A year ago I wandered into a favorite wine shop in Bordeaux and discovered Vermentino again. It’s a grape that grows in many places. France, Italy, Australia, California and Oregon are prime areas. I’ve tasted some from each place but the one that stands out is the Vermentino from the Corsican Arena family.
A Family Business in Patrimonio
Antoine Arena has a small winery in the Patrimonio region of Corsica. He’s a pioneer who worked for years to establish respect for this region and its wine. Since the 2014 vintage, he divided the estate among his two sons, Antoine-Marie and Jean-Baptiste, who will carry the family name into the future developing their own styles, while maintaining family bonds. They are a smaller producer currently making about 12 different wines with an annual production of 5,500 cases. You can find wines from the estate bottled by these three men.
Mark and I tasted a few red and white Antoine Arena wines, each were stellar and we highly recommend seeking them out. You can read about his Grotte Di Sole, Patrimonio Rouge 100% Nielluccio (Sangiovese) here.
US sources for Arena wines include Kermit Lynch Wine Merchants in Berkeley, California and Sherry-Lehmann in New York.
Grapes come from the 30-year old Carco vineyard on an eastern facing slope of limestone, chalk and clay. This wine is organic.
Vinification: Natural yeast, long fermentation, low doses of sulfur, cement cuve, no oak; aged 6 months on lees in stainless tanks
Profile: Aromas of white flowers, stone fruits, an herbal quality (thyme), mild grapefruit and lime.
The palate is rich, with a marked mineral, lime/saline quality and a long, rich yet refreshing finish. For more about sur lie aging click here.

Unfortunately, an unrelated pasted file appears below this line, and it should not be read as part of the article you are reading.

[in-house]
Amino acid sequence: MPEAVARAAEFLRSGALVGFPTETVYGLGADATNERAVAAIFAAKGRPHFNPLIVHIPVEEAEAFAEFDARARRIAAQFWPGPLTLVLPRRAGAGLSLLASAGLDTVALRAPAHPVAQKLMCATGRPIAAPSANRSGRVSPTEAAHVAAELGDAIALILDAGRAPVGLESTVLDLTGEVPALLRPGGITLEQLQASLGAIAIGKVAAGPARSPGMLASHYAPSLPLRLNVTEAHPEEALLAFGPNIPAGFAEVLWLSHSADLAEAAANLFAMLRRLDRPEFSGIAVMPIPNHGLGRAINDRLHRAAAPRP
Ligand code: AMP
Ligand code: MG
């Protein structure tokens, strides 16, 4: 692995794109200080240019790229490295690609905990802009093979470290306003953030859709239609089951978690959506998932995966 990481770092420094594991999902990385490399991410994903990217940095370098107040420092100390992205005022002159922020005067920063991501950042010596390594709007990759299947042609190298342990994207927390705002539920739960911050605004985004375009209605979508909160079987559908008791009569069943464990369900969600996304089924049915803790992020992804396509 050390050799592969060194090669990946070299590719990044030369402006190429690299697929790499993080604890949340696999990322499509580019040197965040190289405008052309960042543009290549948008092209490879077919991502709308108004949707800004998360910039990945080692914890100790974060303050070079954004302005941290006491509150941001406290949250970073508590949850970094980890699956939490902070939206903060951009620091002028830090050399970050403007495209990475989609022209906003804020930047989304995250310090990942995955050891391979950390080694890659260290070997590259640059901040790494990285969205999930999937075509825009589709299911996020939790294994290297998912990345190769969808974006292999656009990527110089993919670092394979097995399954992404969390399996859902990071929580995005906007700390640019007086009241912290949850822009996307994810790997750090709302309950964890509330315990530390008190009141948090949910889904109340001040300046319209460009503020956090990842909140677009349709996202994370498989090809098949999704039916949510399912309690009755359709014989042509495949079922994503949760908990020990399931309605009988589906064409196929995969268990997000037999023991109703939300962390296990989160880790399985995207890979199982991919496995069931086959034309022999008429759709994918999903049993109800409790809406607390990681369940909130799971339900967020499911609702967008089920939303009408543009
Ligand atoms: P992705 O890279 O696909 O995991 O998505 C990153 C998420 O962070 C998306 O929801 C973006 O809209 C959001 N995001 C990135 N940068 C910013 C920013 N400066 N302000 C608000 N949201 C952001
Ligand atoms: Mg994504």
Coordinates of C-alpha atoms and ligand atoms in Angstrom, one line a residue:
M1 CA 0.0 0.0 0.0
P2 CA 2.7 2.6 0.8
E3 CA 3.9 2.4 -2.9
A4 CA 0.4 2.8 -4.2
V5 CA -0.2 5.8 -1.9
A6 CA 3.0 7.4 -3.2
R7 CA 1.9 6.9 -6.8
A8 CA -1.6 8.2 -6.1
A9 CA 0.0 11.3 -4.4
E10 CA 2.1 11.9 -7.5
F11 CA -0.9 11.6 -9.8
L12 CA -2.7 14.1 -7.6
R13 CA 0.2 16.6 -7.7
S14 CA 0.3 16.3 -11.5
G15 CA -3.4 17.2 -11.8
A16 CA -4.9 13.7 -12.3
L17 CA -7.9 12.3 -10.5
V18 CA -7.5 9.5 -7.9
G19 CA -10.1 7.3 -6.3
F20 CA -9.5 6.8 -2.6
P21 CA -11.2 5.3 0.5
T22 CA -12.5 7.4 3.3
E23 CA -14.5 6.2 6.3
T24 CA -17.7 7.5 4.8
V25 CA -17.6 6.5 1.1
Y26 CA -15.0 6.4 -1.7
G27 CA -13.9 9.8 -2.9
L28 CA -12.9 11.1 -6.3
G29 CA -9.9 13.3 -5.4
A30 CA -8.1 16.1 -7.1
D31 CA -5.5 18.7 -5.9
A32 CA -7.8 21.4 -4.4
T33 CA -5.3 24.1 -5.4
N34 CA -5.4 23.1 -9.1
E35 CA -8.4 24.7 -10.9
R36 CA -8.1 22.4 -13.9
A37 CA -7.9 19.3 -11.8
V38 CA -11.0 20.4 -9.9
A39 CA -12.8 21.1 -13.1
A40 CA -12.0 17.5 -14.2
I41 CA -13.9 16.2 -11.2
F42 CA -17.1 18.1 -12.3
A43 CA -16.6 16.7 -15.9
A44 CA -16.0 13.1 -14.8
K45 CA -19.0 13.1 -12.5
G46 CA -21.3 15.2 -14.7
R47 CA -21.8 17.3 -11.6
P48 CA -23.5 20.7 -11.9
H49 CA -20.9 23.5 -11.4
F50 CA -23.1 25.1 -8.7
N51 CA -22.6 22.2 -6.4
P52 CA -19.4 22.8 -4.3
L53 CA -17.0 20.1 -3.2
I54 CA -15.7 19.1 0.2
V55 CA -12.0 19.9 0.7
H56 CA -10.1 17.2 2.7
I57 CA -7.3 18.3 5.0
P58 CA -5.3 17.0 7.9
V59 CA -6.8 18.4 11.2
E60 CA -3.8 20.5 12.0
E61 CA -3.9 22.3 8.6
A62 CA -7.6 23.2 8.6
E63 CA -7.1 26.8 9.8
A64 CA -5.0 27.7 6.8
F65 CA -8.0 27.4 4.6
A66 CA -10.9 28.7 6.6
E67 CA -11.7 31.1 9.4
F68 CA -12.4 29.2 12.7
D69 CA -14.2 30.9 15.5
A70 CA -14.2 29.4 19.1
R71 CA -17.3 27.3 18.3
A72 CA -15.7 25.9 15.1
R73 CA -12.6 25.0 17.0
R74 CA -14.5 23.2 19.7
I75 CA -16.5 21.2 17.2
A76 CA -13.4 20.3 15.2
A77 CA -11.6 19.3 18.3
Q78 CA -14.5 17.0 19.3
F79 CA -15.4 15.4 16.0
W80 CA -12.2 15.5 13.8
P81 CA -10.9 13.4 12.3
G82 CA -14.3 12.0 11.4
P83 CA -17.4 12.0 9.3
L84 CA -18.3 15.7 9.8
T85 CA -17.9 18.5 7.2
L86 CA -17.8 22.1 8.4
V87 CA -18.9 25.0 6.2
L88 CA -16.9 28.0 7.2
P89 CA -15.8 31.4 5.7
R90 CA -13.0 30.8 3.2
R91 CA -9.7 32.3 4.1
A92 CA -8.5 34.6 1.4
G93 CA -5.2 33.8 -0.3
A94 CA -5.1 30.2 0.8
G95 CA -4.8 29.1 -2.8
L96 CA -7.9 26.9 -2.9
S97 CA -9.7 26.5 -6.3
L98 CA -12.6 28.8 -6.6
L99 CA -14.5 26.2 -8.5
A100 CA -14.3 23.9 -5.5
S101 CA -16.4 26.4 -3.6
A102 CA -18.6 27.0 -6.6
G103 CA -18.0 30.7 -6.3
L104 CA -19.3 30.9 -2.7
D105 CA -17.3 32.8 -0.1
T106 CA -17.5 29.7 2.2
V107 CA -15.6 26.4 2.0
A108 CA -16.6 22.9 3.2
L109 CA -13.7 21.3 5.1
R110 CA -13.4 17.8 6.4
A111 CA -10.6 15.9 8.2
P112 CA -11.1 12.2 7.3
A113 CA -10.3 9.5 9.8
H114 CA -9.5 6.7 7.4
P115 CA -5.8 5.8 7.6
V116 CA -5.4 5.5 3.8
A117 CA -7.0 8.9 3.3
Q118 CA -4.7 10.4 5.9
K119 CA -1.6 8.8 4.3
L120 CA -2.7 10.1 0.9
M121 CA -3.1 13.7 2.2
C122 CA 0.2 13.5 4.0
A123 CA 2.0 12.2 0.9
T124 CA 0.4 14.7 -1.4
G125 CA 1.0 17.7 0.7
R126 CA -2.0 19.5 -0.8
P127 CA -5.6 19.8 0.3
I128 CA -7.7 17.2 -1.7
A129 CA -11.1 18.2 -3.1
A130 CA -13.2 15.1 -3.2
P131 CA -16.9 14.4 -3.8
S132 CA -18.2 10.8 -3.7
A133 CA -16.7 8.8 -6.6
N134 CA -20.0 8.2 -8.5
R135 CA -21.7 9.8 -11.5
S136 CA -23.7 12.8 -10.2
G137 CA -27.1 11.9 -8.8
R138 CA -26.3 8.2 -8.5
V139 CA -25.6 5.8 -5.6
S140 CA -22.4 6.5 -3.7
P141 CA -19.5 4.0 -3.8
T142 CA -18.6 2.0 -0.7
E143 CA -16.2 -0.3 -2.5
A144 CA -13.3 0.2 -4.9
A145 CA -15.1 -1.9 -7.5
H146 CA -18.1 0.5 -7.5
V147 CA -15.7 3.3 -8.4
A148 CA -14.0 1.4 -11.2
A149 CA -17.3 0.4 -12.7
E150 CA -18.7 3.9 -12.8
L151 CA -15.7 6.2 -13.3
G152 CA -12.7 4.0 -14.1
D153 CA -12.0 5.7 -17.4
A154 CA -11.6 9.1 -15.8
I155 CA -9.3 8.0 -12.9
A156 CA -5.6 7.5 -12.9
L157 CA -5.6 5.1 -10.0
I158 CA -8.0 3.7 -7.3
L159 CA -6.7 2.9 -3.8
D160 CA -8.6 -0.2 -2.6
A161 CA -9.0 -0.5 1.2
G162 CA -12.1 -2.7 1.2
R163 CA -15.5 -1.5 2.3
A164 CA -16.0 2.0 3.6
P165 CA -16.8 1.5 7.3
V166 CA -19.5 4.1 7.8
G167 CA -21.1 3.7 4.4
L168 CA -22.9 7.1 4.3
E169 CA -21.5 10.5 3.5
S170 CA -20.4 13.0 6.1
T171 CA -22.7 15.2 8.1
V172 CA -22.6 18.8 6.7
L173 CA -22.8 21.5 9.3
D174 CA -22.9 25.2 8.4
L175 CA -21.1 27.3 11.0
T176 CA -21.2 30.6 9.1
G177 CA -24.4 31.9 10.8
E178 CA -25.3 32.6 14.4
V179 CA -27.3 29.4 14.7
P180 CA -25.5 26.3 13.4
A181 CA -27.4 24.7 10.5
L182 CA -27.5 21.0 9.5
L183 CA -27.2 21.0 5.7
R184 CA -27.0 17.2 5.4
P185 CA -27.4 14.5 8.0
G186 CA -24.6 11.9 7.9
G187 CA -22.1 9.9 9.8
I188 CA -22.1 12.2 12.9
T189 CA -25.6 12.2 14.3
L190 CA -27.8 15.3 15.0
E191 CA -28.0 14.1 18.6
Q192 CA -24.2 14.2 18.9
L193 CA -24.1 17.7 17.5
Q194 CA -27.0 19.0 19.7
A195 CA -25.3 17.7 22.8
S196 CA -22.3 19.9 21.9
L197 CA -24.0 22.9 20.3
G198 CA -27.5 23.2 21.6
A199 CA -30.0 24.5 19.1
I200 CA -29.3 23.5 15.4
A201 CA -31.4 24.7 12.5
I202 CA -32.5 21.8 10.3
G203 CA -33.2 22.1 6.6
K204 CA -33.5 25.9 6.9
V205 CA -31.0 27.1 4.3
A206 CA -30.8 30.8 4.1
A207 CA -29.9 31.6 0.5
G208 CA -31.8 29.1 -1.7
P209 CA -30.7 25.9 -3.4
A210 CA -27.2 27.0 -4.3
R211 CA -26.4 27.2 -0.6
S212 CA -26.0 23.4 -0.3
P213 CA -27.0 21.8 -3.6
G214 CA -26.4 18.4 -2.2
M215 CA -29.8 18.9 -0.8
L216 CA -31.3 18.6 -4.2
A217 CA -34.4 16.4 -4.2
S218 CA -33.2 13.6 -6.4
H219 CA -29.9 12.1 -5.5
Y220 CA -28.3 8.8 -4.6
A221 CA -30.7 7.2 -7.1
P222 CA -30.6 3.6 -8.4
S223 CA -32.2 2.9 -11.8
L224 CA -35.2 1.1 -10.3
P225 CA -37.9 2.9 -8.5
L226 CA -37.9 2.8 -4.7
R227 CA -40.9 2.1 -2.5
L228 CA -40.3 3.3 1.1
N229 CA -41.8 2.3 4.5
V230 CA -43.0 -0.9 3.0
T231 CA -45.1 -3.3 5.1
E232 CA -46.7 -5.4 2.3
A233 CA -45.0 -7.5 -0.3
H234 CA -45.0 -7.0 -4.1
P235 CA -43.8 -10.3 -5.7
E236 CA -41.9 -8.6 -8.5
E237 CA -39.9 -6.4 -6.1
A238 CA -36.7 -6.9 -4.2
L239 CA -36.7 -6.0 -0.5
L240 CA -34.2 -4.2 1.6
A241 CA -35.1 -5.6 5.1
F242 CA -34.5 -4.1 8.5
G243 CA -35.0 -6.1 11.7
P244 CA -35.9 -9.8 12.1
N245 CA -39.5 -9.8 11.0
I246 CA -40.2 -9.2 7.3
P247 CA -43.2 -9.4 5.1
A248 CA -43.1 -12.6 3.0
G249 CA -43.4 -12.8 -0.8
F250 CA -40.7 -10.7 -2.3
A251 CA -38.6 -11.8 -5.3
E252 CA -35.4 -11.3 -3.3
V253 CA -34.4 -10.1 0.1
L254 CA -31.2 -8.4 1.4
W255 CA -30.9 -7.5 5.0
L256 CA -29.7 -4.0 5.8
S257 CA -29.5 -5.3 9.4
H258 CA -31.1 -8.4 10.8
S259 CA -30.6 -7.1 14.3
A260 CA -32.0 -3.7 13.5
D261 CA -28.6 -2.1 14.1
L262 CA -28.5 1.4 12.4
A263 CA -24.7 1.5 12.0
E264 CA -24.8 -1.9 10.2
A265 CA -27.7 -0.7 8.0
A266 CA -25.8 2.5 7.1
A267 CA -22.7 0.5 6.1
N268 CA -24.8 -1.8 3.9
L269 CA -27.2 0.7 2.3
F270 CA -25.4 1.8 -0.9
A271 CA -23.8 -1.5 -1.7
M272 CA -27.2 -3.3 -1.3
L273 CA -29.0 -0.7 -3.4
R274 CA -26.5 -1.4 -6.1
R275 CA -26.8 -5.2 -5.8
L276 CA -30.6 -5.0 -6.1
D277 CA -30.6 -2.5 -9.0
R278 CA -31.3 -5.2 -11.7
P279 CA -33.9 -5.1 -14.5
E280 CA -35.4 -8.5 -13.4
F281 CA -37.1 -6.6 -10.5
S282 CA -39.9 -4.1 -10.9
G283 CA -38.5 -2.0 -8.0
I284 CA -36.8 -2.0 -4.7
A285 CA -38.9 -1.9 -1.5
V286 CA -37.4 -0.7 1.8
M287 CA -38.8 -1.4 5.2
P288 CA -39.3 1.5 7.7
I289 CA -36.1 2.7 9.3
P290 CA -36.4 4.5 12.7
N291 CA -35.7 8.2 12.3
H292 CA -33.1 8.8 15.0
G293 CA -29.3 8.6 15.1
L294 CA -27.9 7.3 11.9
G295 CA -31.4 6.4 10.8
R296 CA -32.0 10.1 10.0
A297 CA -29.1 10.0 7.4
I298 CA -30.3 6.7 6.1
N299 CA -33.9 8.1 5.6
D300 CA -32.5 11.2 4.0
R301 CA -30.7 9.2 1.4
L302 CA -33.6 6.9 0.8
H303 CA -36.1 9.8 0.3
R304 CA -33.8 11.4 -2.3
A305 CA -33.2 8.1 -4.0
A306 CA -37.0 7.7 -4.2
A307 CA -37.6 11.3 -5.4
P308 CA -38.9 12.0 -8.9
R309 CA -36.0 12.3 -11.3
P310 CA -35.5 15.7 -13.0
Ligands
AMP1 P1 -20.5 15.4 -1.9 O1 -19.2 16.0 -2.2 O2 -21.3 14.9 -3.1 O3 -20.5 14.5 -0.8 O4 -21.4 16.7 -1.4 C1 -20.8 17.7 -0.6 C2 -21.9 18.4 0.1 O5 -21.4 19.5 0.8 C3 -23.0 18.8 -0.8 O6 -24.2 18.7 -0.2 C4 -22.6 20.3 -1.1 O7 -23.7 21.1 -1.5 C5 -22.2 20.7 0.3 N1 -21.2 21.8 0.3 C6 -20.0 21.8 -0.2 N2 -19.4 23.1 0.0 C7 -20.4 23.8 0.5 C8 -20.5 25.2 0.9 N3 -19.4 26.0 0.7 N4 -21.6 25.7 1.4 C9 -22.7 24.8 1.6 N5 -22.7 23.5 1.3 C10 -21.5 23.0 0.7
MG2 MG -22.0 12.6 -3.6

The Pairing: Seafood and Spice
The wine shined with Cabillaud (Cod), one of the most popular white fish found in Bordeaux Poissonnerie (fish markets). It’s generally thicker than the US version with a mild flavor that screams for sauce, spice, and toppings. My version was baked and served over a mixture of chickpeas, carrots, and red bell peppers cooked with a splash of coconut milk, cumin, and garlic (stew-like). A sautéed onion, preserved lemon, and cherry tomato salsa was draped over the top then finished with garlic flowers I found at a favorite herb market. And just down the street the Armenian baker makes thin, layered flat bread that’s quite tasty to use for scooping and eating the dish.
Now this was a memorable pairing! Although the wine had a mineral brightness, because it spent time on lees before bottling, the mouth feel was full and rich. The dish had the same: rich earthy characteristics from the beans, coconut milk and spice, and bright notes from the salsa: similar elements in each played nicely with each other. The unfortunate part about this dish is I don’t have a recipe- I often don’t follow one having an idea in my head and running with it. Jane from Always Ravenous is waiting for me to share a recipe for my Thai Vegetable Lentil Curry bowl paired with Verdicchio, you can read about that here.
O-Sud was a favorite wine store because it showcased small, harder to find producers from the south of France, Corsica, Italy and Spain. Unfortunately they just closed their doors. I’ll certainly miss O-Sud but thank them for turning me onto Antoine Arena wines. We have yet to taste wine from his sons Antoine-Marie and Jean-Baptiste but if they’re anything like their father’s wine, our palates are in for a treat!